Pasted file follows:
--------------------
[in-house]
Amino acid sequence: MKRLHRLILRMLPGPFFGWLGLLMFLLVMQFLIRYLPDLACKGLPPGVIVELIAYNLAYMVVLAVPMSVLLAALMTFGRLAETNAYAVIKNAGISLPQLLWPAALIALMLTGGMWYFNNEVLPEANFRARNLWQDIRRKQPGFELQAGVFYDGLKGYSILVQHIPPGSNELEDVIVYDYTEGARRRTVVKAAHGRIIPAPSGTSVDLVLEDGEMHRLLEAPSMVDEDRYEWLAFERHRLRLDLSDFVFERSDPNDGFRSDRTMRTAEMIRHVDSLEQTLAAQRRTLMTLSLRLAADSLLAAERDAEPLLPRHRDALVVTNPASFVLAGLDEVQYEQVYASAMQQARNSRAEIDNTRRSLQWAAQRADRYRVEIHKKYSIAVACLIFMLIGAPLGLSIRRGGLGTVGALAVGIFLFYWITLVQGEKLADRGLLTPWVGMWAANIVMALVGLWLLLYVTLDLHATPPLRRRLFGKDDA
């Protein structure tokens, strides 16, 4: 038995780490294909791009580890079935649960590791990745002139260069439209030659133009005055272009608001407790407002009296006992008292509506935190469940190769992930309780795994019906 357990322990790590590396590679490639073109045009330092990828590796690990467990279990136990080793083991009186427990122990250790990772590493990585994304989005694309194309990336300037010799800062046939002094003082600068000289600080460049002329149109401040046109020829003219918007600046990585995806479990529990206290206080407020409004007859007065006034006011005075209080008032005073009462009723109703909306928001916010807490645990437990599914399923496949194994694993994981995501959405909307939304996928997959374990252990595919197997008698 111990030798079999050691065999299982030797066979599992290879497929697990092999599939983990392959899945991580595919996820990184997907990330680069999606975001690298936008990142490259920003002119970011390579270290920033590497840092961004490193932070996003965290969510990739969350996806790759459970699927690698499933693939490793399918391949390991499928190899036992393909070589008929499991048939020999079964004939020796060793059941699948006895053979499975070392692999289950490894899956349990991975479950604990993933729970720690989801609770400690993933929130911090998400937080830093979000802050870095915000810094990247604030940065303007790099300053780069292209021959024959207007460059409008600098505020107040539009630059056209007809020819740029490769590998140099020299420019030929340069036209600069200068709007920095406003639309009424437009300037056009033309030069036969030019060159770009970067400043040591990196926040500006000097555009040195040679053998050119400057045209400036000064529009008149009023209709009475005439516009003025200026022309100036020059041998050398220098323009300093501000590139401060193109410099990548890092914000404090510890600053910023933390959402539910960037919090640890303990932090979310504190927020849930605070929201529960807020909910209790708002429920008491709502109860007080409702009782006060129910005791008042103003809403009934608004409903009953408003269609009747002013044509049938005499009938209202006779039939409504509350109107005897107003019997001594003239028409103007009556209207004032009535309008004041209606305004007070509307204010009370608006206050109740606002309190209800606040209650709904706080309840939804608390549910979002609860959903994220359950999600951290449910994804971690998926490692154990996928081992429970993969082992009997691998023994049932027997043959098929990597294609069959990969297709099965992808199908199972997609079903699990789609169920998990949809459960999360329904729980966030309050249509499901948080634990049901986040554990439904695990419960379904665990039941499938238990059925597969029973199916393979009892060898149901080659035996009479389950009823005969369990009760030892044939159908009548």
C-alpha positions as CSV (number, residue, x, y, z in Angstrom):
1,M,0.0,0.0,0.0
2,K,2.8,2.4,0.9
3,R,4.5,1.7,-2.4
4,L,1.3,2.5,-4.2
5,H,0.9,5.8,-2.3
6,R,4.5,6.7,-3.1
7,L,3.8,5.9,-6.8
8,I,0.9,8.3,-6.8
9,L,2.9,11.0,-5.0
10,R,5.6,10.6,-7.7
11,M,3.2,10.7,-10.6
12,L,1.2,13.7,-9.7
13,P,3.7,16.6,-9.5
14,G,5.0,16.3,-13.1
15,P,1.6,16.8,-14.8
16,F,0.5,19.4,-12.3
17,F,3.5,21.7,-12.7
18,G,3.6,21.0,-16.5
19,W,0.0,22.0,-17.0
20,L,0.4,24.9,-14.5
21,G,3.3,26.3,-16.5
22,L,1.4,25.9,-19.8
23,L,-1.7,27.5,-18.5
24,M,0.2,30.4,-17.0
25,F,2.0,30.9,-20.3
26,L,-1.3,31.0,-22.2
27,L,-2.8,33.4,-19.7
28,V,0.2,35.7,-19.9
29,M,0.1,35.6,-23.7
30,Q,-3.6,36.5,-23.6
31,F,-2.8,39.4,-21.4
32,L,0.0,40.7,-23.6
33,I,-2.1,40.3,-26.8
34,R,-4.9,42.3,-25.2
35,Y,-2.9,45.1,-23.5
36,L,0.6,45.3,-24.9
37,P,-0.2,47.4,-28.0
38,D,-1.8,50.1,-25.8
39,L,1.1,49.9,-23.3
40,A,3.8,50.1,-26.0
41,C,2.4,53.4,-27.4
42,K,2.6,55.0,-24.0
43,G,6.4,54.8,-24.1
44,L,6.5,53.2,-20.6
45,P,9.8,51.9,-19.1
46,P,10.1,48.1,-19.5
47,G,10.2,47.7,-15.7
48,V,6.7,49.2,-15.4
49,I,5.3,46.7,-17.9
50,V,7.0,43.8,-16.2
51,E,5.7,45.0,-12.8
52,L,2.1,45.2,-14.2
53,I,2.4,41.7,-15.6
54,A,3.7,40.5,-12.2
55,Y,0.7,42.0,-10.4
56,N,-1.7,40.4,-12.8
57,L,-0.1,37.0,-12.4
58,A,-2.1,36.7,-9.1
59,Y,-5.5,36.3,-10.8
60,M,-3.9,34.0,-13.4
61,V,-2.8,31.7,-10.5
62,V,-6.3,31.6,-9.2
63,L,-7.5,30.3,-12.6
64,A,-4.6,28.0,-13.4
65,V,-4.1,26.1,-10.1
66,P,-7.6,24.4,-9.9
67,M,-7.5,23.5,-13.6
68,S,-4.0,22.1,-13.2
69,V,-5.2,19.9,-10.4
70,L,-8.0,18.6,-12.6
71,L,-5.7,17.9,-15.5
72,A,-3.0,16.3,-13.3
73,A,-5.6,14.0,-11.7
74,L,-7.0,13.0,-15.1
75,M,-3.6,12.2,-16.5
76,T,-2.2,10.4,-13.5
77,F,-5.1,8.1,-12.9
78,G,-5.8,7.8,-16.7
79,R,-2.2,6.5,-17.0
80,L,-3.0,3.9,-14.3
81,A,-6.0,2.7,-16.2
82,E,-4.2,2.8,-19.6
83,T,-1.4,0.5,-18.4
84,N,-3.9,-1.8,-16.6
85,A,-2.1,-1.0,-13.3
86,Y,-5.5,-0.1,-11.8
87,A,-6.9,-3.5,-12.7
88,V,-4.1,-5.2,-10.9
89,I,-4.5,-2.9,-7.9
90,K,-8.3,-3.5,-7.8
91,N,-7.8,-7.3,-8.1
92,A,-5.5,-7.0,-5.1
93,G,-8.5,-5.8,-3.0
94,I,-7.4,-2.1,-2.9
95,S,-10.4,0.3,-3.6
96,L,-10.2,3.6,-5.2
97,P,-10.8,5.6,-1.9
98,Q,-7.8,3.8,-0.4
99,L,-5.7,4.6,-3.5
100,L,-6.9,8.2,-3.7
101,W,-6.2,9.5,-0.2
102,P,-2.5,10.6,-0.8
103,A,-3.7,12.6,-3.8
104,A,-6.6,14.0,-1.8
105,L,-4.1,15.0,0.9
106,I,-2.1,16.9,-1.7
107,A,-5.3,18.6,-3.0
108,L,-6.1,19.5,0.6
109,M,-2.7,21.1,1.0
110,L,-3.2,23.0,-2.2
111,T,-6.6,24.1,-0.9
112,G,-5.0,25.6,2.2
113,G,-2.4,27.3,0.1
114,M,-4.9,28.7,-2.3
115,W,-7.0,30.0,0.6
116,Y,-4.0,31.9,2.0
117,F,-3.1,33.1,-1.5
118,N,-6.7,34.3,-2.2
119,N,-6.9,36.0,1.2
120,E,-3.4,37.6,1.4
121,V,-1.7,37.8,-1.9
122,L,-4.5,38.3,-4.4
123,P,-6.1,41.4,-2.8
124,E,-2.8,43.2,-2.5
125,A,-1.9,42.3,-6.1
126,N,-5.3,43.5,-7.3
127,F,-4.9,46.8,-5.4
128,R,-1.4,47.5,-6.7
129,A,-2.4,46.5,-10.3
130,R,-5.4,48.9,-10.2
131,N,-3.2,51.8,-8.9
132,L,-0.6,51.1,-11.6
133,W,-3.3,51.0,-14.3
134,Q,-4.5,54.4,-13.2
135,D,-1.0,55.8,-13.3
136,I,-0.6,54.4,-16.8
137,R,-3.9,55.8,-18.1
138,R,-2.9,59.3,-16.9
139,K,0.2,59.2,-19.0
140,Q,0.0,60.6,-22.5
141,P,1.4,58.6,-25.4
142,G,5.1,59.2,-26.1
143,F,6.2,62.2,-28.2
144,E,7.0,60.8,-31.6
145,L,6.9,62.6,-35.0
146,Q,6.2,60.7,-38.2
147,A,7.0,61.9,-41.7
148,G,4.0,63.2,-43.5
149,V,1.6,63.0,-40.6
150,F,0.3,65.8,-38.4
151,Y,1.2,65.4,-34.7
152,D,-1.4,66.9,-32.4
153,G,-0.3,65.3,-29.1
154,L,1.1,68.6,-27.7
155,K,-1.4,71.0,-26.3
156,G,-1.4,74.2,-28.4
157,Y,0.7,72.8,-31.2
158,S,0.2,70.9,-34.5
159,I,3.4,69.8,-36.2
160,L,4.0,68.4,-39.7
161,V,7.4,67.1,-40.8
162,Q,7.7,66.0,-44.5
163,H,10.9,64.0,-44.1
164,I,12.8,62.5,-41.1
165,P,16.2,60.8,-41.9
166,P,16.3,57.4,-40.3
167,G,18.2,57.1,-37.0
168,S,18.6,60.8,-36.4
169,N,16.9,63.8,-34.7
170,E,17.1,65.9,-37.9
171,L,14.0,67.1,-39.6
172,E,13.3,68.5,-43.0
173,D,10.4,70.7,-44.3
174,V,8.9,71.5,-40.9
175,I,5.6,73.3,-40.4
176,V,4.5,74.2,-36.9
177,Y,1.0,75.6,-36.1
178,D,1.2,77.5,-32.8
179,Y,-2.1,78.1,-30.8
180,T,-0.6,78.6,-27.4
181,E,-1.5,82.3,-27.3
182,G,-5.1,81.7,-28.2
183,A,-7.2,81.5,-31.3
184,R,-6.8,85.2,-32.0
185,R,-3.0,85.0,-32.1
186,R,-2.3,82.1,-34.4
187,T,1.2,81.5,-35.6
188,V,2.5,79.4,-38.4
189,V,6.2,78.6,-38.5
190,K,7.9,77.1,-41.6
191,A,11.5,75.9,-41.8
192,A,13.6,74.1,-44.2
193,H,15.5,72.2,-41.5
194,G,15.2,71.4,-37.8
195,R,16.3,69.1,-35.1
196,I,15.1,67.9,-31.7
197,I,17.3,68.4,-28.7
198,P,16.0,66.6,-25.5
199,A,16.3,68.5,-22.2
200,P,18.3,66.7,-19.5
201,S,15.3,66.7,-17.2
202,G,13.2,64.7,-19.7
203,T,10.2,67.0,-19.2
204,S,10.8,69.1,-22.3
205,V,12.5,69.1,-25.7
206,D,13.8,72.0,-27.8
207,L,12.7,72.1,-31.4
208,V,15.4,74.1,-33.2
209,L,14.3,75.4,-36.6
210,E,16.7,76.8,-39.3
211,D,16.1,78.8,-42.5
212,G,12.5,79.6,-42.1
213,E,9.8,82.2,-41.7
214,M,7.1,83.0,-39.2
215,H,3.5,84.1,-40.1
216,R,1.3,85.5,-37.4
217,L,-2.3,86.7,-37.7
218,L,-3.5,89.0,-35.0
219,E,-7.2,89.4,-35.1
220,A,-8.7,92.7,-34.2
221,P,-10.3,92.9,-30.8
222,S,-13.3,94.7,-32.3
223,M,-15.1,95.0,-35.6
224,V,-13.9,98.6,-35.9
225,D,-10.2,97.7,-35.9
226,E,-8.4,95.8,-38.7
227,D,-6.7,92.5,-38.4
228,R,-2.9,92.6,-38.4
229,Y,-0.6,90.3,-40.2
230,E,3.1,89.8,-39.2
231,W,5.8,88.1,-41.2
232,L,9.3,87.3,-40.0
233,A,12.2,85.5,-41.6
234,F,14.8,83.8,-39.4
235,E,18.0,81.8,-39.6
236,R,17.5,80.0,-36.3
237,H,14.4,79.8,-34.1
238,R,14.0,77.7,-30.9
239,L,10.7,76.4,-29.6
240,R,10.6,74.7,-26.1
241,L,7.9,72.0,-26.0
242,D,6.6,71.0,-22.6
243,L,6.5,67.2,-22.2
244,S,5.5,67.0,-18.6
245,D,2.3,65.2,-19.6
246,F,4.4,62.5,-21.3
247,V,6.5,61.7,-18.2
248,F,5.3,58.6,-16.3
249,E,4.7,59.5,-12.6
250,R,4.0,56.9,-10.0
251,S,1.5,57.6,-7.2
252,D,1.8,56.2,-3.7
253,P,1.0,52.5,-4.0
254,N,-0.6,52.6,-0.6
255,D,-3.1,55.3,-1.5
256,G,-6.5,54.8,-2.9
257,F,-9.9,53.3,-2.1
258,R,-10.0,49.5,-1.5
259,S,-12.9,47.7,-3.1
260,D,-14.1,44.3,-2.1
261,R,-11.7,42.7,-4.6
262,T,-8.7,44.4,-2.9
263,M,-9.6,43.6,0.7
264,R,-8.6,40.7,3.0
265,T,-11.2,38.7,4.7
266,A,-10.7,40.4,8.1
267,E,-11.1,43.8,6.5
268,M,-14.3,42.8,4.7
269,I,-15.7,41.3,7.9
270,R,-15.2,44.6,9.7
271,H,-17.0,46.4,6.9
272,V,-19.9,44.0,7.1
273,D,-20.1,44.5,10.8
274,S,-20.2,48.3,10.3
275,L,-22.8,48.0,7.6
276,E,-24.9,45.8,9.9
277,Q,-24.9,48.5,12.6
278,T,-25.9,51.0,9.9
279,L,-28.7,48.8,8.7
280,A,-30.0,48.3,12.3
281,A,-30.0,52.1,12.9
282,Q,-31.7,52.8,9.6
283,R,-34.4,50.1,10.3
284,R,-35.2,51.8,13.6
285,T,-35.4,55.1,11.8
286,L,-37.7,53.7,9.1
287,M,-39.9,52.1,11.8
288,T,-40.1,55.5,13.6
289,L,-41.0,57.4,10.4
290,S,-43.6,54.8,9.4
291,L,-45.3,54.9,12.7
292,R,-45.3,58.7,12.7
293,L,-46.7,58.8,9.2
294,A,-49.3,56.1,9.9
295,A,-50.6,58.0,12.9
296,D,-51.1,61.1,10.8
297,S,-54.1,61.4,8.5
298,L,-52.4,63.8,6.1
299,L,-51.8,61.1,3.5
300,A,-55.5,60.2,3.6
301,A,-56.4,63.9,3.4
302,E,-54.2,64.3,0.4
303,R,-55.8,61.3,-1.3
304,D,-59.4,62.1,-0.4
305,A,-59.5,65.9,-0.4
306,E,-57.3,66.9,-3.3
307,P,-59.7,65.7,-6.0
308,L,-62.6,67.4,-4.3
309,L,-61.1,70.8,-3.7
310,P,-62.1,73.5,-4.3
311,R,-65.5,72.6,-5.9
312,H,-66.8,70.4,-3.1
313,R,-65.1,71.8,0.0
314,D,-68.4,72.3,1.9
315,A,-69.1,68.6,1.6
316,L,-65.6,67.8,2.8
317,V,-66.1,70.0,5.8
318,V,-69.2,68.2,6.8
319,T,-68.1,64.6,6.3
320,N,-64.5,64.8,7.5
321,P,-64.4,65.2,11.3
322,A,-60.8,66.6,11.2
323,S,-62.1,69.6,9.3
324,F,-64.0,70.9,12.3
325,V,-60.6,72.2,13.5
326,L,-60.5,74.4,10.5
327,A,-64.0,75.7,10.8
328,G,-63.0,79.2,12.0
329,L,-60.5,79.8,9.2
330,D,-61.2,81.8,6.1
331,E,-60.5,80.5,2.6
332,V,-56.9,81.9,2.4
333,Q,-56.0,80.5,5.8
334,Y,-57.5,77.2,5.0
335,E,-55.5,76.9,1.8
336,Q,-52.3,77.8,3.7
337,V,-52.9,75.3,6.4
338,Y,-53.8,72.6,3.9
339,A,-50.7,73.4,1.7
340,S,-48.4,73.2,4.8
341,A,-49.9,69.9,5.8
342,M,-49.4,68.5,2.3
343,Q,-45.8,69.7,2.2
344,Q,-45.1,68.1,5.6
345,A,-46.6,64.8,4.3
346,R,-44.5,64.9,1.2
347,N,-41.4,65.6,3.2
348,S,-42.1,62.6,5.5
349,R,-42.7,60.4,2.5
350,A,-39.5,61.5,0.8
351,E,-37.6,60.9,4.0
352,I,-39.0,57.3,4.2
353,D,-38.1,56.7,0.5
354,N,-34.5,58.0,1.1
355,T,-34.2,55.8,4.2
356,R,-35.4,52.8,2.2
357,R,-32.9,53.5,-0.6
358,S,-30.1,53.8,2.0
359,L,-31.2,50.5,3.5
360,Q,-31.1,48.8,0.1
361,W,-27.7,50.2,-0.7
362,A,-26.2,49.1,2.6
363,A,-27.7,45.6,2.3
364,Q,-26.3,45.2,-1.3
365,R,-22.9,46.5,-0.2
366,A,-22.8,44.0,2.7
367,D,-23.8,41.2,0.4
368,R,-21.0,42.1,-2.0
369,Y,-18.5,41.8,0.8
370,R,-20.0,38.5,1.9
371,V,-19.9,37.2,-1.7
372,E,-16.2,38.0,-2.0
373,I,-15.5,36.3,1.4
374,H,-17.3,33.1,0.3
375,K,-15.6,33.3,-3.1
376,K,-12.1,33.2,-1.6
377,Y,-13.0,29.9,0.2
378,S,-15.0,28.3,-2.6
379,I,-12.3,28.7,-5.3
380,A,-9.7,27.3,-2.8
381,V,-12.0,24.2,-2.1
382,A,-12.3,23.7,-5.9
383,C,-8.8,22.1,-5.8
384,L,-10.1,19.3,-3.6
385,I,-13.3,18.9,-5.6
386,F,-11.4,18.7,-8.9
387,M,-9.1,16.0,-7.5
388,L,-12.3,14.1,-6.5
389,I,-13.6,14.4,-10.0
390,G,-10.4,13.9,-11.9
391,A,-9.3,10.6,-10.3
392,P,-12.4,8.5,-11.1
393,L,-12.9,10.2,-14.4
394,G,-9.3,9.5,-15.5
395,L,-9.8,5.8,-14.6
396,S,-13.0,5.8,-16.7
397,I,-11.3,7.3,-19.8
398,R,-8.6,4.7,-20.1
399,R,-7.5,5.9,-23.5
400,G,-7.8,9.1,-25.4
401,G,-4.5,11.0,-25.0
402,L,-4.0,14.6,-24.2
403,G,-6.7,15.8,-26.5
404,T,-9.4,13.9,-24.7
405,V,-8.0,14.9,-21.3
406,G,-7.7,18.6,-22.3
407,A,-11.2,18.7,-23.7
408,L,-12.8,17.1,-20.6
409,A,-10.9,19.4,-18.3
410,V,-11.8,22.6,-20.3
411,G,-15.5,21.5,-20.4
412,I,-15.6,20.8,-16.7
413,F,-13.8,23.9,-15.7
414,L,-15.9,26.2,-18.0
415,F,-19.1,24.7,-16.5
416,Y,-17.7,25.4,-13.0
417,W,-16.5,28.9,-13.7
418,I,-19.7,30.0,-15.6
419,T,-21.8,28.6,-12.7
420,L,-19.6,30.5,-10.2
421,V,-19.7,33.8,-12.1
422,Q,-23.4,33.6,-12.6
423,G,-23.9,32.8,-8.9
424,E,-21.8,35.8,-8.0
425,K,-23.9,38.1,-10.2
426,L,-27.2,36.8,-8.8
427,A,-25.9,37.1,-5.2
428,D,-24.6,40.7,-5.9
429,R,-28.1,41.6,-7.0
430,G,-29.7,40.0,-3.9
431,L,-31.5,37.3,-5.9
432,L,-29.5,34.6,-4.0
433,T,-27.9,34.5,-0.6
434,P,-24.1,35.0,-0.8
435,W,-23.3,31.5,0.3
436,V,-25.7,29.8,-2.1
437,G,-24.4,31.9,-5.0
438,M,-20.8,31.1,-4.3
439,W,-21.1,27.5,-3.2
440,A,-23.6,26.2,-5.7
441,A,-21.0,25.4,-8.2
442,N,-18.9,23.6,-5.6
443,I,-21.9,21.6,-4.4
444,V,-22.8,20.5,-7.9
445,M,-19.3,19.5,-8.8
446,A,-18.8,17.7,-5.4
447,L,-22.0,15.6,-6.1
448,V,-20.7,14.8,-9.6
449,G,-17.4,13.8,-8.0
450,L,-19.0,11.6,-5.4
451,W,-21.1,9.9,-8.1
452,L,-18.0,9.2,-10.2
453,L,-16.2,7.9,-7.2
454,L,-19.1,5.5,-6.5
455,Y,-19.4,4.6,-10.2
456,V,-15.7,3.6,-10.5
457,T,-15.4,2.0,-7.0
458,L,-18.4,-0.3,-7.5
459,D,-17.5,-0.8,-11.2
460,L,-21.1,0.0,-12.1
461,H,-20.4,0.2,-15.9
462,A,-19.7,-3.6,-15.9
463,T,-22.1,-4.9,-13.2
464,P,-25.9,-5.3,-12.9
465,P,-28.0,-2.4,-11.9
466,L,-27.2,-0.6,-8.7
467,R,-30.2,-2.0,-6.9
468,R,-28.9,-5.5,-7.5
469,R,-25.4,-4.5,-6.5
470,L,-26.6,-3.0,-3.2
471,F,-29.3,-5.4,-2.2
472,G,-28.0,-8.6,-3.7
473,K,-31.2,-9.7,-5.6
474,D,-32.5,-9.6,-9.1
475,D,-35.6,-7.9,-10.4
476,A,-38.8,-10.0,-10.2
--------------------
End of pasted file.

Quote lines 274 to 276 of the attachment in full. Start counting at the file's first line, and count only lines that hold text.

270,R,-15.2,44.6,9.7
271,H,-17.0,46.4,6.9
272,V,-19.9,44.0,7.1